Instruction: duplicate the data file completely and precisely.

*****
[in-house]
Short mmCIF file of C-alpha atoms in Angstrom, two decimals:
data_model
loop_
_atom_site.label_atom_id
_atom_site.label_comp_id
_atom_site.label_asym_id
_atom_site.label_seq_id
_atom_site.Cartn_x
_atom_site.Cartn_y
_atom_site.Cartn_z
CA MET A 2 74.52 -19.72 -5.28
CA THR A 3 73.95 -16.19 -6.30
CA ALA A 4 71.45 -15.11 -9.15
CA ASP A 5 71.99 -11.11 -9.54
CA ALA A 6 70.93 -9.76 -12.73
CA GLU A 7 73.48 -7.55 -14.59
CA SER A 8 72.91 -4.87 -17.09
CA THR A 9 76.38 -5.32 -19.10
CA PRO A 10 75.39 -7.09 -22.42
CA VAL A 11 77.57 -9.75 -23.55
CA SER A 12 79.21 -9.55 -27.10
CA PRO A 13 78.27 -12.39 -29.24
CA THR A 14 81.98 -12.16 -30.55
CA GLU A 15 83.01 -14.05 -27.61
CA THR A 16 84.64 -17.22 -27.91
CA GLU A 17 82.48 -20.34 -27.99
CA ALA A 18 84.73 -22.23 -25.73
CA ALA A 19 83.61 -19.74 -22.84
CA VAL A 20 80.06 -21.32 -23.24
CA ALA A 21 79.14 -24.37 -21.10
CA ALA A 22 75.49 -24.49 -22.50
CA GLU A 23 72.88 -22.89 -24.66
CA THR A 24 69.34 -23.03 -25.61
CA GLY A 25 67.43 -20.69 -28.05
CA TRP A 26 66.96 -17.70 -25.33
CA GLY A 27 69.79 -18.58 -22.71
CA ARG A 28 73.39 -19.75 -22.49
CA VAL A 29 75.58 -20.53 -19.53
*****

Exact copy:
[in-house]
Short mmCIF file of C-alpha atoms in Angstrom, two decimals:
data_model
loop_
_atom_site.label_atom_id
_atom_site.label_comp_id
_atom_site.label_asym_id
_atom_site.label_seq_id
_atom_site.Cartn_x
_atom_site.Cartn_y
_atom_site.Cartn_z
CA MET A 2 74.52 -19.72 -5.28
CA THR A 3 73.95 -16.19 -6.30
CA ALA A 4 71.45 -15.11 -9.15
CA ASP A 5 71.99 -11.11 -9.54
CA ALA A 6 70.93 -9.76 -12.73
CA GLU A 7 73.48 -7.55 -14.59
CA SER A 8 72.91 -4.87 -17.09
CA THR A 9 76.38 -5.32 -19.10
CA PRO A 10 75.39 -7.09 -22.42
CA VAL A 11 77.57 -9.75 -23.55
CA SER A 12 79.21 -9.55 -27.10
CA PRO A 13 78.27 -12.39 -29.24
CA THR A 14 81.98 -12.16 -30.55
CA GLU A 15 83.01 -14.05 -27.61
CA THR A 16 84.64 -17.22 -27.91
CA GLU A 17 82.48 -20.34 -27.99
CA ALA A 18 84.73 -22.23 -25.73
CA ALA A 19 83.61 -19.74 -22.84
CA VAL A 20 80.06 -21.32 -23.24
CA ALA A 21 79.14 -24.37 -21.10
CA ALA A 22 75.49 -24.49 -22.50
CA GLU A 23 72.88 -22.89 -24.66
CA THR A 24 69.34 -23.03 -25.61
CA GLY A 25 67.43 -20.69 -28.05
CA TRP A 26 66.96 -17.70 -25.33
CA GLY A 27 69.79 -18.58 -22.71
CA ARG A 28 73.39 -19.75 -22.49
CA VAL A 29 75.58 -20.53 -19.53